Al-Rassan exists in a fragile bubble between these two cultures.  The temperate climate of the peninsula makes life for the Asharites easier, and a civilisation flourishes.  That civilisation is enriched by the diverse flows of people through the region, through interchange with the Jaddite kingdoms of the former Esperana to the north, and through its (albeit limited) tolerance for those of the often-persecuted Kindath faith.  The tension between the desert to the south and the Jaddites to the north has enabled that place of palaces, poetry and fountains to thrive, but Kay’s Al-Rassan is also a place on the brink of decline and collapse.  After the assassination of the last khalif, Al-Rassan has become a place of warring minor kings, increasingly beholden to desert tribes wanting to advance a more extremist agenda.  There are threats from the north too: the Jaddite kings of Esperana are pressured to put aside their differences and unite in conquest and crusade.  The tragedy of the novel comes from the inevitability of the collapse of the fragile, but beautiful, Al-Rassan as a result of these competing pressures.

The Lions of Al-Rassan examines the geo-politics of the Iberian peninsula at that moment through the lens of a love triangle between Jehane bet Ishak, a Kindath physician and two men: Rodrigo Belmonte, a fictionalised El Cid, and Ammar ibn Khairan, a courtier, soldier, poet, assassin and spy.  Both represent the pinnacle of their respective cultures and civilisations.  Although both are ultimately thrown into conflict against one another as the peninsula descends into war, for a brief, shining moment they find themselves on the same side.  Both are sent into exile by the rulers they serve, and find themselves working as mercenaries for King Badir of Ragosa, where Jehane has also found shelter.  Belmonte and ibn Khairan form a friendship and partnership of great creativity and ingenuity, which makes their ultimate opposition all the more painful.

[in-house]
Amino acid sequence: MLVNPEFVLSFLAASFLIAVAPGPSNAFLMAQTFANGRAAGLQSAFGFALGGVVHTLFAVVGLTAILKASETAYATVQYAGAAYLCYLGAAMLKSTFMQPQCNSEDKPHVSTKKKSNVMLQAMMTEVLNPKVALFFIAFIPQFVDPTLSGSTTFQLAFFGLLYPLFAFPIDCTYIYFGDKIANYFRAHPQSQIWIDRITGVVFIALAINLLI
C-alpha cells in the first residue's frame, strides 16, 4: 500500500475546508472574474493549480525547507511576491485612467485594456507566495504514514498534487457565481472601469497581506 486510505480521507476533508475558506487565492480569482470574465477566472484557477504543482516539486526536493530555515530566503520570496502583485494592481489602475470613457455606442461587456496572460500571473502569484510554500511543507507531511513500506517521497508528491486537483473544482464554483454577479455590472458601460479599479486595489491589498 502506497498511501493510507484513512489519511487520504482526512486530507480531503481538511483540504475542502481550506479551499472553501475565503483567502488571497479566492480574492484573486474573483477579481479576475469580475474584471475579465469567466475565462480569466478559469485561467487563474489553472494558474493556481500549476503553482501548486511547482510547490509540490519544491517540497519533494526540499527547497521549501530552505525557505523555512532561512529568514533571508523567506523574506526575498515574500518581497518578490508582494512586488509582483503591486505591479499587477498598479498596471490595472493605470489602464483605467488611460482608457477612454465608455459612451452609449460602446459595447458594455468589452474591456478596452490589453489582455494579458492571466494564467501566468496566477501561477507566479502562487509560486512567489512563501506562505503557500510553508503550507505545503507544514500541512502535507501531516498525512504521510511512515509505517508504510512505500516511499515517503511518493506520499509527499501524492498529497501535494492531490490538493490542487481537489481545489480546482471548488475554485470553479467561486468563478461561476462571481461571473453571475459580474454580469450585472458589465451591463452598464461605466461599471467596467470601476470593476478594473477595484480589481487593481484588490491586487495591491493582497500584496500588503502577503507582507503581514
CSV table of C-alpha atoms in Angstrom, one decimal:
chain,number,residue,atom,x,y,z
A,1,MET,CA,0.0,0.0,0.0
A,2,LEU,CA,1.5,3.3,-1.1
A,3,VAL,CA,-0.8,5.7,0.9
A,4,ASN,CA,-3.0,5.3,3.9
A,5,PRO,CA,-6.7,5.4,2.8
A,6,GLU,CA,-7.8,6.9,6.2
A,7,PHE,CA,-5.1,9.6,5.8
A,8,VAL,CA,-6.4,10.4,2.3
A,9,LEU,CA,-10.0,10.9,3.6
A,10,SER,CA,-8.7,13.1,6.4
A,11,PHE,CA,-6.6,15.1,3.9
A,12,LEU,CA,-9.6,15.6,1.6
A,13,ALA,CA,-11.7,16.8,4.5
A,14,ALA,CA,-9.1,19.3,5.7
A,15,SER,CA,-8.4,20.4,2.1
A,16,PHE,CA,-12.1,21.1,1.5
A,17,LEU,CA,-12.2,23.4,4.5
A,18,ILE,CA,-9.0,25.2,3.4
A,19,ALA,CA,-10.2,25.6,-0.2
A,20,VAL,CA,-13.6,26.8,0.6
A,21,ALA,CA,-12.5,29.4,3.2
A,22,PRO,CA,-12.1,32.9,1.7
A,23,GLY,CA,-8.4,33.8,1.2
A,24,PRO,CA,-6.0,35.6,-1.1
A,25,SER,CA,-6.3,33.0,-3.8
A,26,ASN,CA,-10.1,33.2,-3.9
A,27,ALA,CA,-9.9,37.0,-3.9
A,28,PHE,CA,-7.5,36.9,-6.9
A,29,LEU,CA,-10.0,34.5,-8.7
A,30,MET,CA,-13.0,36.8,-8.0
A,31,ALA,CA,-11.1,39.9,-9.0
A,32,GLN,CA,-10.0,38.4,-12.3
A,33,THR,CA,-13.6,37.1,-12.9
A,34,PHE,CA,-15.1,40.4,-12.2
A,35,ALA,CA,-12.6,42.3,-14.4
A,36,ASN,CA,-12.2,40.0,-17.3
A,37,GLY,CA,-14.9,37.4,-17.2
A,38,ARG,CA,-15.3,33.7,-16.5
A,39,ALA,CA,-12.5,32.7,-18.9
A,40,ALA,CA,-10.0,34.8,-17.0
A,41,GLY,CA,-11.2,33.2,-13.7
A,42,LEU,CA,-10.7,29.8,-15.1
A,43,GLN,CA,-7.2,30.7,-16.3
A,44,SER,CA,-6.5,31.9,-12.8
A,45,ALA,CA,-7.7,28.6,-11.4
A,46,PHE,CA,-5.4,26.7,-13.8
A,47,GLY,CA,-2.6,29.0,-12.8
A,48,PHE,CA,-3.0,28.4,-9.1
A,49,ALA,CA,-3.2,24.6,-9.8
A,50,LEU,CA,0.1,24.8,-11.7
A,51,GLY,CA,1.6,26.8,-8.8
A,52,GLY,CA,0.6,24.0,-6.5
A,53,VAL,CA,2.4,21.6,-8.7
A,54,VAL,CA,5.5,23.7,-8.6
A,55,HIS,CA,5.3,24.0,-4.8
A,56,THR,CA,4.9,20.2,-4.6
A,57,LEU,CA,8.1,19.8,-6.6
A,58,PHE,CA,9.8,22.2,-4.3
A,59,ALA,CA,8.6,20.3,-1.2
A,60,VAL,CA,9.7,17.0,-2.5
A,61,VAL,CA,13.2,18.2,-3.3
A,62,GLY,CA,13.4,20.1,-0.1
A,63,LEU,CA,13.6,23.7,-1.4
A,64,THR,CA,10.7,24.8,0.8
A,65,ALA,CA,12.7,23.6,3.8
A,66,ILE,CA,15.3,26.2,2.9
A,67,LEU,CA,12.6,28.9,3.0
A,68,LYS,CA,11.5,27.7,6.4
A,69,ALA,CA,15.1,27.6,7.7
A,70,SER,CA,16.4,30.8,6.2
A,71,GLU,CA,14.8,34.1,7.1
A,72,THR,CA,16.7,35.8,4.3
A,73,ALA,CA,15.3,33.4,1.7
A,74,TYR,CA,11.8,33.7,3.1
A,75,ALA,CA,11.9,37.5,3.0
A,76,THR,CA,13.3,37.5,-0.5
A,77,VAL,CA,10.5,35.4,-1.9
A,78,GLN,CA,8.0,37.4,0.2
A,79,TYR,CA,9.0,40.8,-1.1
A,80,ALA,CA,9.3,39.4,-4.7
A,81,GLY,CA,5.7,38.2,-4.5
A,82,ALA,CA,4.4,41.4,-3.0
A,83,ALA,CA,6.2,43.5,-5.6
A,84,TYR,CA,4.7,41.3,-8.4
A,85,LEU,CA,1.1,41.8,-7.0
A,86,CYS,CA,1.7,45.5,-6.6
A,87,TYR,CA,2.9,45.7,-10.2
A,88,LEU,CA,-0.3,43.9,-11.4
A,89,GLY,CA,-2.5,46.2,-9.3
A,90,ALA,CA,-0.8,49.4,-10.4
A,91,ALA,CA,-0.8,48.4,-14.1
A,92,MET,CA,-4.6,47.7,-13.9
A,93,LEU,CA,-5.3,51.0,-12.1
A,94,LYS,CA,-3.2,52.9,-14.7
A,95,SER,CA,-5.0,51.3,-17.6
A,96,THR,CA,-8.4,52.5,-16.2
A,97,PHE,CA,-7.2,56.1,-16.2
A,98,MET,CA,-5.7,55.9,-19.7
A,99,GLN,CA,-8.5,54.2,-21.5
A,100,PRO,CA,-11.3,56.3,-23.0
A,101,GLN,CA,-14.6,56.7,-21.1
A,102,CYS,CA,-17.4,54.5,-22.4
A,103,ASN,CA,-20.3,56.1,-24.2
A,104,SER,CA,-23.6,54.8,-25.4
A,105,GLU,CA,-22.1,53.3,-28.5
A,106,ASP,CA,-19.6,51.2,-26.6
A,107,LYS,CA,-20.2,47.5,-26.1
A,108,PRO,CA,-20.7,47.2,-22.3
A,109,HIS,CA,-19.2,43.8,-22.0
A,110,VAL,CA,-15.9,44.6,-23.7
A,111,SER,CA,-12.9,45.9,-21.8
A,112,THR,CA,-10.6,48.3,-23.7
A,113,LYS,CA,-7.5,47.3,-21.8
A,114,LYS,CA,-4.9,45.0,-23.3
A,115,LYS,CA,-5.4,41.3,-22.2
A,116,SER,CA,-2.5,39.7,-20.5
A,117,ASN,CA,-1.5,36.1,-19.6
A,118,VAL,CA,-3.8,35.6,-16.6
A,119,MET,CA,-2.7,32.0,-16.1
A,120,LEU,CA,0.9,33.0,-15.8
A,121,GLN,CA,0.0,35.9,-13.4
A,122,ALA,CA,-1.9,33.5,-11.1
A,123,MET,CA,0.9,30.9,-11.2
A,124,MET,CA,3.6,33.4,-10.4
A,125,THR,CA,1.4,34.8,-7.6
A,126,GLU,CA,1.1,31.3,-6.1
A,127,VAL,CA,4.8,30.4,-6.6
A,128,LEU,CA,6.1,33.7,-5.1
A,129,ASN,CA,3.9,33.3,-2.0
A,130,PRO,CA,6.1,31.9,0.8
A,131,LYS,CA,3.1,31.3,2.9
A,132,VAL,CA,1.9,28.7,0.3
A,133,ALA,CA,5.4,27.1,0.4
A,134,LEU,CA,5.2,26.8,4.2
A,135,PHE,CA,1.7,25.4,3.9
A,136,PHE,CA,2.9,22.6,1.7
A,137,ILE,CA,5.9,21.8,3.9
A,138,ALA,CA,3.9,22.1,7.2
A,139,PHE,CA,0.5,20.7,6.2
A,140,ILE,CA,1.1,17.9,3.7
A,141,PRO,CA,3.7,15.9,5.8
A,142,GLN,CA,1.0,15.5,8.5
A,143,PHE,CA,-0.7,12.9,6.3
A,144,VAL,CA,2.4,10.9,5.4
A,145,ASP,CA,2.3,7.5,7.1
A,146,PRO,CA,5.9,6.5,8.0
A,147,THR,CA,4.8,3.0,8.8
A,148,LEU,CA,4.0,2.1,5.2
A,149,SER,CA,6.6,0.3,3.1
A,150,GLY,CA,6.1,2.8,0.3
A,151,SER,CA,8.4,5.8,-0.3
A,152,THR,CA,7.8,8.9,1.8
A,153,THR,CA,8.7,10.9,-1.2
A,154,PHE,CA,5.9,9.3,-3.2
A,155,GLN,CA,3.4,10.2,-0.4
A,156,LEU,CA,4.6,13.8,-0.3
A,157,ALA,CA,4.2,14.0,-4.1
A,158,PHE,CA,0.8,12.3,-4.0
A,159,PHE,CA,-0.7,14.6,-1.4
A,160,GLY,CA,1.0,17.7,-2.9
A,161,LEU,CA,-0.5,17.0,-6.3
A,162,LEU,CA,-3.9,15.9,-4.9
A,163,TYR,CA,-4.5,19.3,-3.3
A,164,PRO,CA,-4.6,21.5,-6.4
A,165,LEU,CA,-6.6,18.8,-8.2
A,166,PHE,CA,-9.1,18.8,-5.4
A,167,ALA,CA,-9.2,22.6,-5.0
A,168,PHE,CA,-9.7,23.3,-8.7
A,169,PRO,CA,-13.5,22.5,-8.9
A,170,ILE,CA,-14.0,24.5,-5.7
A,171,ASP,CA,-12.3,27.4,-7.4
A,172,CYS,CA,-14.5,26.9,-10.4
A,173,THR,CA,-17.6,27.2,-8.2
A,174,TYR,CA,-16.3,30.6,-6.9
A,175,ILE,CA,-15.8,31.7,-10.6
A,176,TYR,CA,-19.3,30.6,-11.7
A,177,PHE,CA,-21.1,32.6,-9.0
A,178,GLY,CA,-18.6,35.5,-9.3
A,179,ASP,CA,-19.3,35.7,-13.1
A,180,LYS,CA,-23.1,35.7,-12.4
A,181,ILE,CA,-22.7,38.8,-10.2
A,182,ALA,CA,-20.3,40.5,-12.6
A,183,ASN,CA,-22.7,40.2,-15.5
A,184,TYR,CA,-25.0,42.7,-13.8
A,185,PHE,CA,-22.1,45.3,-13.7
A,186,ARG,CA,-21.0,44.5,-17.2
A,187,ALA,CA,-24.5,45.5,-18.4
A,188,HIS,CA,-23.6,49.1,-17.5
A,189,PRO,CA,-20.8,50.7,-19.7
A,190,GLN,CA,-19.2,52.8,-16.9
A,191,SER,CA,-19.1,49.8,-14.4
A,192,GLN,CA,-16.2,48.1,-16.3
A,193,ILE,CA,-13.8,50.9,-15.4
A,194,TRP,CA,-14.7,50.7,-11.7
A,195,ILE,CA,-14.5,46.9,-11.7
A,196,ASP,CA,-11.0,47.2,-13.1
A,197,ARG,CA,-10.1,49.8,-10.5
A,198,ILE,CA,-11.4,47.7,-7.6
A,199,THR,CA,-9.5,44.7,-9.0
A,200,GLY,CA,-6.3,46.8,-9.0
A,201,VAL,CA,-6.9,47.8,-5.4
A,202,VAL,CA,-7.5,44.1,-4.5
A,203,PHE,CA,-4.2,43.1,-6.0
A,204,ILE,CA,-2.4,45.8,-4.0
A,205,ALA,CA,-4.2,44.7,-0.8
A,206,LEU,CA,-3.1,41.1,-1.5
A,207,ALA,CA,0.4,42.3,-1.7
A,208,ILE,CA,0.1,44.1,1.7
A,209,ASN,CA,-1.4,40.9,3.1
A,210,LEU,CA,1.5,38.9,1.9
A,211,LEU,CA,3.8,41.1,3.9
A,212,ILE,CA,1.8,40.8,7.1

One of the strengths of the novel is the way it depicts the choices and actions that ultimately lead to war, conflict and the collapse of Al-Rassan.  Good people are forced into making decisions in difficult circumstances.  Those choices are often pragmatic, political ones, where the hands of the powerful are tied or forced.  In many cases those choices are underpinned by some toxic religious and nationalist ideologies that the powerful ironically find themselves unable to challenge.

Kay explores the fate of nations through a single set of relationships, but manages to also represent that story in microcosm during one single night.  Ragosa’s Carnival is a night of wine and revelry, but it is also a night of masks that both conceal and reveal, as people use them to make statements about themselves.  This Carnival is particularly febrile as Al-Rassan moves on its trajectory towards war.  Jehane wanders through the city, considering and discarding options about how to spend her evening.  Finally, she is approached by a man in the mask of a lion (Ammar ibn Khairan).

“It is late now, Jehane,” said this man who seemed to have found her in the night after all.  “It may even be too late, but shall we walk together a while, you and I?”